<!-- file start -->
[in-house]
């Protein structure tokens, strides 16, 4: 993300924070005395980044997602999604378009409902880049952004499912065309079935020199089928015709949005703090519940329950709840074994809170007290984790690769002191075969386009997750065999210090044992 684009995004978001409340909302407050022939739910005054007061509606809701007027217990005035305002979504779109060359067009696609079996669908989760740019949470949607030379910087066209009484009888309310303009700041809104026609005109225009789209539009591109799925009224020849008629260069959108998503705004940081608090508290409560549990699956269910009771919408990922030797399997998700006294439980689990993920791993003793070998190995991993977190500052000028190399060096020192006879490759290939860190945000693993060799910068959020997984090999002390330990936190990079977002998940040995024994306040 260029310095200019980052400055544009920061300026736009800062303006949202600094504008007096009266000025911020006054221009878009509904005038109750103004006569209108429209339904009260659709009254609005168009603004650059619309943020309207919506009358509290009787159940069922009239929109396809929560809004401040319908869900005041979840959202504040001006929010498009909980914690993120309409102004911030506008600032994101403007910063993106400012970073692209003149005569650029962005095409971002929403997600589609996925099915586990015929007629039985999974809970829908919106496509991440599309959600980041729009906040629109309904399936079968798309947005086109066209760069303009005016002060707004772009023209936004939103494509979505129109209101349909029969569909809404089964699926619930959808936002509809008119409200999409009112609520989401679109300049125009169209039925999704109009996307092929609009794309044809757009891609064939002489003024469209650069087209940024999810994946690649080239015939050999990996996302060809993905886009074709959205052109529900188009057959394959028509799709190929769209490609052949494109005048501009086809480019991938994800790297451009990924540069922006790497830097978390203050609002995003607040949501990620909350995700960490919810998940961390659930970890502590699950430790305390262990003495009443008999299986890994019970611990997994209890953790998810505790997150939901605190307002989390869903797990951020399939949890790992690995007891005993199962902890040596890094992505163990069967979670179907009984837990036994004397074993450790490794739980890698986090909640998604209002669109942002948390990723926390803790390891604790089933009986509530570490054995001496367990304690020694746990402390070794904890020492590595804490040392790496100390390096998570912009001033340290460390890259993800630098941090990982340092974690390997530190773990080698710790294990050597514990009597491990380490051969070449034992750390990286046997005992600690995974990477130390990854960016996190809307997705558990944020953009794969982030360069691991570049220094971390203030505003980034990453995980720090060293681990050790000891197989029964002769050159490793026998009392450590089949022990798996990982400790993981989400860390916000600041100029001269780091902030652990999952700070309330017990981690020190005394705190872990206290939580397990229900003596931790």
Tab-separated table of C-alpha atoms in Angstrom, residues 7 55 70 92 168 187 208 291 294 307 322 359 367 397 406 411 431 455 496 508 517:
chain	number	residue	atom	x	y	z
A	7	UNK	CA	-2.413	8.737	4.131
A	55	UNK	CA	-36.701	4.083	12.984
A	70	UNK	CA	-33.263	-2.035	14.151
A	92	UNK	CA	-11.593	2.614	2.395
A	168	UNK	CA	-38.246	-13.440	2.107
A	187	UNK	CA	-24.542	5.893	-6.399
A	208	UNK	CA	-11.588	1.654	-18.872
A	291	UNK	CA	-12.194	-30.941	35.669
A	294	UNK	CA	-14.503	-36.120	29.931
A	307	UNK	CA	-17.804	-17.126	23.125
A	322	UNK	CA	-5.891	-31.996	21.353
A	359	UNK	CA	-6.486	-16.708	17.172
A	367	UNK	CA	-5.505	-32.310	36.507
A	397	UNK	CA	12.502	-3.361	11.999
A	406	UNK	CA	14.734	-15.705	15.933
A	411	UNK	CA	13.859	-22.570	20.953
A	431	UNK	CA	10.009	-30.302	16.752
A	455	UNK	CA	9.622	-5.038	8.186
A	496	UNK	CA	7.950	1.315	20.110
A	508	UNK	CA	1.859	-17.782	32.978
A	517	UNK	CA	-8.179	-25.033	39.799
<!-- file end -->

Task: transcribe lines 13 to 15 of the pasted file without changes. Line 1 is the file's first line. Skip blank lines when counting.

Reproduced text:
A	294	UNK	CA	-14.503	-36.120	29.931
A	307	UNK	CA	-17.804	-17.126	23.125
A	322	UNK	CA	-5.891	-31.996	21.353